FBI Director Christopher Wray says the bureau discourages ransomware payments to hacking groups, even as major companies participated in multimillion-dollar transactions aimed at bringing their systems back online in the past month. have taken.
WASHINGTON — The FBI director told lawmakers Thursday that the bureau discourages ransomware payments to hacking groups, even as major companies last month conducted multimillion-dollar transactions aimed at bringing their systems back online. has participated in.
“It’s our policy, it’s our guidance, from the FBI, that companies should not pay ransoms for a variety of reasons,” Christopher Wray testified under questioning from members of the House Judiciary Committee.
Aside from the fact that such payments may encourage additional cyber attacks, victims may not automatically get their data back, despite being duped of millions, “and it is not unknown for this to happen,” Ray. he said.
In ransomware attacks, hackers lock and encrypt the victim’s data and demand payment to return it. Targeting not only hospitals and police agencies but critical infrastructure and critical industries, they have grown massively over the past year. Some of the most recent major corporate targets have responded by paying the ransom, fearing that prolonged closures of their businesses could have disastrous consequences for the country and disrupt vital supply chains.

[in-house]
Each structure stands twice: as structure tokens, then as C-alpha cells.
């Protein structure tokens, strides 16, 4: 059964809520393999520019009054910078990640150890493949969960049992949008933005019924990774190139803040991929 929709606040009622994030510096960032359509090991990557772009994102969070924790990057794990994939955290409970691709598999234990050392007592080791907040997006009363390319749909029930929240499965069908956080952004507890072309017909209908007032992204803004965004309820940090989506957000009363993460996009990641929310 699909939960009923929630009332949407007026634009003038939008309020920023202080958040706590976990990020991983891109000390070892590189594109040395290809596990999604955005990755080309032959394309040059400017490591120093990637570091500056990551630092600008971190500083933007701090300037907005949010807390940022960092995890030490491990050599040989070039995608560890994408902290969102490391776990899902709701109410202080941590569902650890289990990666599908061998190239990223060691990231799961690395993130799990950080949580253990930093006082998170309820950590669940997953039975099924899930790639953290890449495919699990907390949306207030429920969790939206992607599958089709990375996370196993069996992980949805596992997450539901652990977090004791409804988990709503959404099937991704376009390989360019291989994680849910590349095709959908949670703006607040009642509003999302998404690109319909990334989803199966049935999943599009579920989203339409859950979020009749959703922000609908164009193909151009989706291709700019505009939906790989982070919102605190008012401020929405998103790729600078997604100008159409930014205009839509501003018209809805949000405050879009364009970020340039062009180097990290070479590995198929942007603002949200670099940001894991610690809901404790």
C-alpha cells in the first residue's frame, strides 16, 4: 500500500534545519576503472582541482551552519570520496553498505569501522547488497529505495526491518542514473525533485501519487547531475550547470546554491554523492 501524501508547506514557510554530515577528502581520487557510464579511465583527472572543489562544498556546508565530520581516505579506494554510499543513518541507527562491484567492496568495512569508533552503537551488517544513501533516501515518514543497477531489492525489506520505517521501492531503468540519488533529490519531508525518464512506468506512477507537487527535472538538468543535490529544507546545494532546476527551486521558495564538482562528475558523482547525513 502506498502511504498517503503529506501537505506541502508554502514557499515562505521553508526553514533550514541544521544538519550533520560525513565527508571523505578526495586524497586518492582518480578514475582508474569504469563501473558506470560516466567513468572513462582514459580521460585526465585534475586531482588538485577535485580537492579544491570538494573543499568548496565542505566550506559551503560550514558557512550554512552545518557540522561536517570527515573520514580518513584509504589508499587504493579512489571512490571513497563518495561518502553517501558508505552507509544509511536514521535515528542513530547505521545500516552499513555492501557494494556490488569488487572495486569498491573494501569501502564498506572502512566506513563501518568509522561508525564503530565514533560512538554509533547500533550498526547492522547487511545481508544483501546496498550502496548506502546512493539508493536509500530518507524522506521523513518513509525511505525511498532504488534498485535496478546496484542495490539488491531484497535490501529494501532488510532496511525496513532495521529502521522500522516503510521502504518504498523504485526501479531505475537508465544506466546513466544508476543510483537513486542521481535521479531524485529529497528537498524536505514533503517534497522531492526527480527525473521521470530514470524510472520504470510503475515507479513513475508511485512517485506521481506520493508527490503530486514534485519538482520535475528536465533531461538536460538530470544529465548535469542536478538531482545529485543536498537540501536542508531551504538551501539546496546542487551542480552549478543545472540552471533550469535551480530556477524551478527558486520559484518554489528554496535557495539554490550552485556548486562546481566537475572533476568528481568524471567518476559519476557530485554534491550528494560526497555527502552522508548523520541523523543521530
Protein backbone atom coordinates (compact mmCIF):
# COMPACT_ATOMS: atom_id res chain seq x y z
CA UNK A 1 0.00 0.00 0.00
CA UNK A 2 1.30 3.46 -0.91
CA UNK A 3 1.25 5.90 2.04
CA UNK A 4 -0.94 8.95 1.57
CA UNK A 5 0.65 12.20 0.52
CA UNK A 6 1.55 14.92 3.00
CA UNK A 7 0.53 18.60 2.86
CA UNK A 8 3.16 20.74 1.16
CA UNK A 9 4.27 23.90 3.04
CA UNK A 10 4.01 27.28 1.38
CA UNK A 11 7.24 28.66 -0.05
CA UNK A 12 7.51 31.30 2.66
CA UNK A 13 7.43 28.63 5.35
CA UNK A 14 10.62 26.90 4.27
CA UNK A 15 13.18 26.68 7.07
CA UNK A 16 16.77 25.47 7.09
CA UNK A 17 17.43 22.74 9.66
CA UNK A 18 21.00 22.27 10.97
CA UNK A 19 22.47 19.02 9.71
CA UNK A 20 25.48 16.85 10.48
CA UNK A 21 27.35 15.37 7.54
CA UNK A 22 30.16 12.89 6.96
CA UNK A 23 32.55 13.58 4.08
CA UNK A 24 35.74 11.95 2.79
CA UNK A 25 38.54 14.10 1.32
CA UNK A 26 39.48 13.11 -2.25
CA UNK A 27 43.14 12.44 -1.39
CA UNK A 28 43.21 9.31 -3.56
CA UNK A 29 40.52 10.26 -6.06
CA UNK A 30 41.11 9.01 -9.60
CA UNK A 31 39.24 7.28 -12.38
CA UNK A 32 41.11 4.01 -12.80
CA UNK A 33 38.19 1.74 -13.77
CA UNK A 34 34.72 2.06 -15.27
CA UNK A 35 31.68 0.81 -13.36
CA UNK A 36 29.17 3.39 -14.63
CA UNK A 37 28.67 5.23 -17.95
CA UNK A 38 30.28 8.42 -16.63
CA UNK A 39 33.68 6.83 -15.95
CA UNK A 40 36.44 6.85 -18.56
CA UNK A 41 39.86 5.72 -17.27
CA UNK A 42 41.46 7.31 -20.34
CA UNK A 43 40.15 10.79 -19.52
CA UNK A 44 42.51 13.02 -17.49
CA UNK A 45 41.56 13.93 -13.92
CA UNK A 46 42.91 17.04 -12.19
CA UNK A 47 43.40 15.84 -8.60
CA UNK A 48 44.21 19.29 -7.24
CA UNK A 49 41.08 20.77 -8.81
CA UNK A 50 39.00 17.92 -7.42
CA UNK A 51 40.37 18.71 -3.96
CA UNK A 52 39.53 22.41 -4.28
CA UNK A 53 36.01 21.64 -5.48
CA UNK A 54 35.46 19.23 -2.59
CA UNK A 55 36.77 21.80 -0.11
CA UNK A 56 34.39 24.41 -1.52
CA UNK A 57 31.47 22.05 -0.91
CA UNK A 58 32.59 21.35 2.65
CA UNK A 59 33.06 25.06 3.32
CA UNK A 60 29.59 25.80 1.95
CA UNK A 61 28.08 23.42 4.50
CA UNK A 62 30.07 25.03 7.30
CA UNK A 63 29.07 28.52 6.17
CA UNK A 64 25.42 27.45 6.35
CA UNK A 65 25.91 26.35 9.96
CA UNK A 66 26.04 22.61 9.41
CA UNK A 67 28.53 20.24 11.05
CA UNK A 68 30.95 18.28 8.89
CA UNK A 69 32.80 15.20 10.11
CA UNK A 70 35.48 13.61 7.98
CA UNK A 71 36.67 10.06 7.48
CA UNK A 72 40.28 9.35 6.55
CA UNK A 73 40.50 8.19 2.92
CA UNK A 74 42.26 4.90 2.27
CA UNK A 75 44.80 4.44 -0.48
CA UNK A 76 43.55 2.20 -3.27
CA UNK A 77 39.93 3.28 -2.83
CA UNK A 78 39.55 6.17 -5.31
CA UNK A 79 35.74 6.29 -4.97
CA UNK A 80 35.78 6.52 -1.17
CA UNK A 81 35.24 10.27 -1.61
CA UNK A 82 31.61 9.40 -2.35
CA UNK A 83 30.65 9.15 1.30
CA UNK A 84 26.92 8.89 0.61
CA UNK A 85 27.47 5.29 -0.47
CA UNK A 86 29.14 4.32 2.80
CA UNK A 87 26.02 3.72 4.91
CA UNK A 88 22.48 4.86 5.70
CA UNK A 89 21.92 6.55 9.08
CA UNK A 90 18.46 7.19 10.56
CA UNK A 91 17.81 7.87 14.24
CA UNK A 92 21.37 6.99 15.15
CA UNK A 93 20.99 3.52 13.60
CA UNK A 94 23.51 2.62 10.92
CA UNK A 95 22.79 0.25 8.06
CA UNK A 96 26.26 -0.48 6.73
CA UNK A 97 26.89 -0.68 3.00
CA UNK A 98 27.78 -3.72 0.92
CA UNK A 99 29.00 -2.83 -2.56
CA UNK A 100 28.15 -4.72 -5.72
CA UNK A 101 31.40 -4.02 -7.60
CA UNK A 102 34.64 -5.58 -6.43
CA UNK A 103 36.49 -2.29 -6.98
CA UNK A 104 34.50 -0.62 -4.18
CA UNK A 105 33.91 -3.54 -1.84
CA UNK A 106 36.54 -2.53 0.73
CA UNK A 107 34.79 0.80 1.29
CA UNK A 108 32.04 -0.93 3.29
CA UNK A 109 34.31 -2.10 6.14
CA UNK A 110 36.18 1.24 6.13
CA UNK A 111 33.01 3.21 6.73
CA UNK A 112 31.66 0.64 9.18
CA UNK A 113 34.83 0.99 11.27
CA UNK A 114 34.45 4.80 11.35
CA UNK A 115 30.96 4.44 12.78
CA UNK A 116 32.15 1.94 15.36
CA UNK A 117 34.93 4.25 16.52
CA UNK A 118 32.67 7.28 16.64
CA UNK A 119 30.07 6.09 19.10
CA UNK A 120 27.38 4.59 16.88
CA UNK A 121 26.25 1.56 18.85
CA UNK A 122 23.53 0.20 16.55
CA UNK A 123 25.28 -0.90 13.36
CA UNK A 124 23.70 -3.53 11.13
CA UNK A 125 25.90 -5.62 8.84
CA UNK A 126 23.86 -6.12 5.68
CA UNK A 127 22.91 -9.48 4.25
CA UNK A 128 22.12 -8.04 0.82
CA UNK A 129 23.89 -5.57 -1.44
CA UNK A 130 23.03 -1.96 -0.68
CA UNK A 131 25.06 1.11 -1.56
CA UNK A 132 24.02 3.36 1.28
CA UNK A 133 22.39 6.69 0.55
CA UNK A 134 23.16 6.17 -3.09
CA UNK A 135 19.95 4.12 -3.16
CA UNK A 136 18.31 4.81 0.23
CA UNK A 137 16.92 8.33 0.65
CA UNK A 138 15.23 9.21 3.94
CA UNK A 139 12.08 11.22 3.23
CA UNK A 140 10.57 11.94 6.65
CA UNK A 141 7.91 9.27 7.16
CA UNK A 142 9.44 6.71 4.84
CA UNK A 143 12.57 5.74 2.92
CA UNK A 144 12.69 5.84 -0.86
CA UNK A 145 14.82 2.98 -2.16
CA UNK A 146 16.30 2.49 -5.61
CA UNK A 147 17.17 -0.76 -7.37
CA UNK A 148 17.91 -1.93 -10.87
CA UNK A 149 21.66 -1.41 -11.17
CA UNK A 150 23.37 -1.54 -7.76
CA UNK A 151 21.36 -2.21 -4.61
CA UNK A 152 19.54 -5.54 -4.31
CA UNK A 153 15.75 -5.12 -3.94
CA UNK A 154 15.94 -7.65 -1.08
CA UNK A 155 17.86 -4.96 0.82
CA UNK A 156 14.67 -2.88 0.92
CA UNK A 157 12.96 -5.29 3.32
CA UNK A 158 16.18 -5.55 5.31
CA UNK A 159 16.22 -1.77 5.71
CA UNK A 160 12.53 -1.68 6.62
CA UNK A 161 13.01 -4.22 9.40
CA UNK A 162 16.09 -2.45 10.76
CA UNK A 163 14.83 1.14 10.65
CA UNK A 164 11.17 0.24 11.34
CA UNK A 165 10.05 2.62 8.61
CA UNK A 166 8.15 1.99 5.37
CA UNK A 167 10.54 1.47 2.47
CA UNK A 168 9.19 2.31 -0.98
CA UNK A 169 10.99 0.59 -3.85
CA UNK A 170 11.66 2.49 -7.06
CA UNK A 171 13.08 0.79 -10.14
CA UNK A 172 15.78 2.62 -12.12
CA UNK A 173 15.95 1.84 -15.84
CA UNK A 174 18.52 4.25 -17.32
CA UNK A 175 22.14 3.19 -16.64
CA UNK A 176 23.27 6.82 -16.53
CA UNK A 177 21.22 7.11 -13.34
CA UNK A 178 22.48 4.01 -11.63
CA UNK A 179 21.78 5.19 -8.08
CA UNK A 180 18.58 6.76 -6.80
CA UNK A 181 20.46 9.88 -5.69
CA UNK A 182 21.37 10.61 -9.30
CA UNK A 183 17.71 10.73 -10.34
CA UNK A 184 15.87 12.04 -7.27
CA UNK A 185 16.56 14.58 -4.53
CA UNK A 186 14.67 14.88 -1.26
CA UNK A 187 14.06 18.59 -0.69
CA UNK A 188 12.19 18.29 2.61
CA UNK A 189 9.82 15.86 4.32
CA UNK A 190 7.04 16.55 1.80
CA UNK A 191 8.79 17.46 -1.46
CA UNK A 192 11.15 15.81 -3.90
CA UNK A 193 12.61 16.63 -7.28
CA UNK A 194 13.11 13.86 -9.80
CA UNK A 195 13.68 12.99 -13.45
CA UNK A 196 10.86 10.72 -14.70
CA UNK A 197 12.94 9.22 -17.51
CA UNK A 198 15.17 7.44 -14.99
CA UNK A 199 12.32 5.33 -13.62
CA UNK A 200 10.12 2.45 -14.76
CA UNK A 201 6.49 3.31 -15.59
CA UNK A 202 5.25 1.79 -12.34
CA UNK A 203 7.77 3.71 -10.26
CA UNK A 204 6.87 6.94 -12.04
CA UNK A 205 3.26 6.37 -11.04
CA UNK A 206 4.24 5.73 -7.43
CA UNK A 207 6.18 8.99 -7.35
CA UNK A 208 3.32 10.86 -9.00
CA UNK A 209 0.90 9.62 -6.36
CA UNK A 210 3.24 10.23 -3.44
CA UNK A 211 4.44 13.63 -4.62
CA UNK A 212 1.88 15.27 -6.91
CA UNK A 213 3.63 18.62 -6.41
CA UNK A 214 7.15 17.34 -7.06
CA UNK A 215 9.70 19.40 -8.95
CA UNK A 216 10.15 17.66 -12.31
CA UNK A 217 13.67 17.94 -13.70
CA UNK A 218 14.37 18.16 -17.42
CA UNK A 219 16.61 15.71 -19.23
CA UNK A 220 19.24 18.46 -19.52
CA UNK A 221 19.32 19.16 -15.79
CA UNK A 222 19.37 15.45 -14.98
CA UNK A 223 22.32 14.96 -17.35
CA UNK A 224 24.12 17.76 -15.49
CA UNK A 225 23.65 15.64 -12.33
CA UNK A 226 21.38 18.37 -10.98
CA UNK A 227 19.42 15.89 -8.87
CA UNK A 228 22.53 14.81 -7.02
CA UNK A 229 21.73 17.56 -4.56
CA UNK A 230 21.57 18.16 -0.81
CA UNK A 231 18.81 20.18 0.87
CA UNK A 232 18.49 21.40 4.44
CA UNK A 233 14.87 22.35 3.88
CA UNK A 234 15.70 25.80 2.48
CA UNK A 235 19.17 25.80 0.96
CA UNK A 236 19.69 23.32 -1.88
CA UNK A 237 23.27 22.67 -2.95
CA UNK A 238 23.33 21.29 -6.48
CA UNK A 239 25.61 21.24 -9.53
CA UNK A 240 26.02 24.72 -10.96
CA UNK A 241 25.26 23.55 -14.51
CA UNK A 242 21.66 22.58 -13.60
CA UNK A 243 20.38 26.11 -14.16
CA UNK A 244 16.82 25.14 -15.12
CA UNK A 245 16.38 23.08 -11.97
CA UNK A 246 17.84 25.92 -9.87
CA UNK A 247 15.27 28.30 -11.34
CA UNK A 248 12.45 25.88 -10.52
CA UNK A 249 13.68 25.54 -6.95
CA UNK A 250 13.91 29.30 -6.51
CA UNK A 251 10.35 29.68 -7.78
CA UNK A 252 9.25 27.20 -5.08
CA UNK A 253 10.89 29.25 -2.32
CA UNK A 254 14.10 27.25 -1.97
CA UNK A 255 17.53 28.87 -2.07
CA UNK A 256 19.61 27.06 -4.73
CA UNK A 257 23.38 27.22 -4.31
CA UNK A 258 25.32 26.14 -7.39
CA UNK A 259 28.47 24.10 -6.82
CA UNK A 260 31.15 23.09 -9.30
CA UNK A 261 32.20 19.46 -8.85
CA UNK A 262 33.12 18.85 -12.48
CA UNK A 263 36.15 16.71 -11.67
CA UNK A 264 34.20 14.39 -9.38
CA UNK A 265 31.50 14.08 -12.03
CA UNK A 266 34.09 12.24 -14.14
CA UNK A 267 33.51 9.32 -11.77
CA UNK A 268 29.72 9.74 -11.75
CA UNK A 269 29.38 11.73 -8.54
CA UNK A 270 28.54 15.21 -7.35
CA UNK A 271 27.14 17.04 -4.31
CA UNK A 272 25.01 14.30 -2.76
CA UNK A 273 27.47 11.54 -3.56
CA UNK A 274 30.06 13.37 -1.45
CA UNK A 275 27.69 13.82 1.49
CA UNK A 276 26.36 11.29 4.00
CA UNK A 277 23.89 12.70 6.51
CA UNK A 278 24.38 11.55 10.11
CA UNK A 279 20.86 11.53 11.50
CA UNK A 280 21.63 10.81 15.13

Colonial Pipeline, which transports about 45 percent of the fuel consumed on the East Coast, last month paid a ransom of 75 bitcoins — then valued at about $4.4 million — in hopes of getting its system back online.
On Wednesday, JBS SA, the world’s largest meat processing company, revealed it had paid the equivalent of $11 million to hackers who broke into its computer systems last month.
Colonial Pipeline CEO Joseph Blount told lawmakers this week that the decision to pay the ransom was the toughest choice of his career, but ultimately the right thing to do, especially given gas shortages in parts of the United States. He said that although the key given to the company to decrypt its data did not fully work, Colonial has resumed operations after a brief shutdown.
The Justice Department has said it was able to recover the majority of ransomware payments after locating a virtual wallet used by hackers. Ray said that in addition to helping companies in this way, the FBI has also in some cases been able to obtain hackers’ encryption keys and unlock confiscated data without any payment.
“There are many things we can do to prevent this activity from happening, whether they pay the ransom or not, if they communicate and coordinate with law enforcement out of the gate,” he said. “This is the most important part.”
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